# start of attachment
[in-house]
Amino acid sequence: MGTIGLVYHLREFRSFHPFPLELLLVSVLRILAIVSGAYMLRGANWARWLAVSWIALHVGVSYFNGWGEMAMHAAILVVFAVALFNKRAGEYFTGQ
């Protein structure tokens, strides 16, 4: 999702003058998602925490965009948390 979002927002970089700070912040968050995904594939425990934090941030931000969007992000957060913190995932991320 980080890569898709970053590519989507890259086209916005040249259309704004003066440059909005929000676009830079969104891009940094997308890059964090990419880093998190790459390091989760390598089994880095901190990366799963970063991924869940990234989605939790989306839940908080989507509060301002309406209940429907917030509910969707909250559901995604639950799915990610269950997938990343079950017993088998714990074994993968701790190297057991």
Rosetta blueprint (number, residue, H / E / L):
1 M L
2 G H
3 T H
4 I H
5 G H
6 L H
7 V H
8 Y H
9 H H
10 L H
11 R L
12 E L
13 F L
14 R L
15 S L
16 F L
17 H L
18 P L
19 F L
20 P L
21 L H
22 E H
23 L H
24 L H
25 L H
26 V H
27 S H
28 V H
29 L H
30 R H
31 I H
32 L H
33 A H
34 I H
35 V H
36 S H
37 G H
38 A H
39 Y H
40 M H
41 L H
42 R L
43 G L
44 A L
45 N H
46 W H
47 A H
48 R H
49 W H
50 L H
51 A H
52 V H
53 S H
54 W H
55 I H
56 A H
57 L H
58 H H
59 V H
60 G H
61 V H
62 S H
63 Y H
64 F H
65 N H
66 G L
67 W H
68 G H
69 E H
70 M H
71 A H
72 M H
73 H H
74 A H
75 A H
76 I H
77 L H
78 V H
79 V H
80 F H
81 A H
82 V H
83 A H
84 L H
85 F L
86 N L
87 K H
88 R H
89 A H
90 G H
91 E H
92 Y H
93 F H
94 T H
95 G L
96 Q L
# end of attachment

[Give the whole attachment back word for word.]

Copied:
[in-house]
Amino acid sequence: MGTIGLVYHLREFRSFHPFPLELLLVSVLRILAIVSGAYMLRGANWARWLAVSWIALHVGVSYFNGWGEMAMHAAILVVFAVALFNKRAGEYFTGQ
């Protein structure tokens, strides 16, 4: 999702003058998602925490965009948390 979002927002970089700070912040968050995904594939425990934090941030931000969007992000957060913190995932991320 980080890569898709970053590519989507890259086209916005040249259309704004003066440059909005929000676009830079969104891009940094997308890059964090990419880093998190790459390091989760390598089994880095901190990366799963970063991924869940990234989605939790989306839940908080989507509060301002309406209940429907917030509910969707909250559901995604639950799915990610269950997938990343079950017993088998714990074994993968701790190297057991």
Rosetta blueprint (number, residue, H / E / L):
1 M L
2 G H
3 T H
4 I H
5 G H
6 L H
7 V H
8 Y H
9 H H
10 L H
11 R L
12 E L
13 F L
14 R L
15 S L
16 F L
17 H L
18 P L
19 F L
20 P L
21 L H
22 E H
23 L H
24 L H
25 L H
26 V H
27 S H
28 V H
29 L H
30 R H
31 I H
32 L H
33 A H
34 I H
35 V H
36 S H
37 G H
38 A H
39 Y H
40 M H
41 L H
42 R L
43 G L
44 A L
45 N H
46 W H
47 A H
48 R H
49 W H
50 L H
51 A H
52 V H
53 S H
54 W H
55 I H
56 A H
57 L H
58 H H
59 V H
60 G H
61 V H
62 S H
63 Y H
64 F H
65 N H
66 G L
67 W H
68 G H
69 E H
70 M H
71 A H
72 M H
73 H H
74 A H
75 A H
76 I H
77 L H
78 V H
79 V H
80 F H
81 A H
82 V H
83 A H
84 L H
85 F L
86 N L
87 K H
88 R H
89 A H
90 G H
91 E H
92 Y H
93 F H
94 T H
95 G L
96 Q L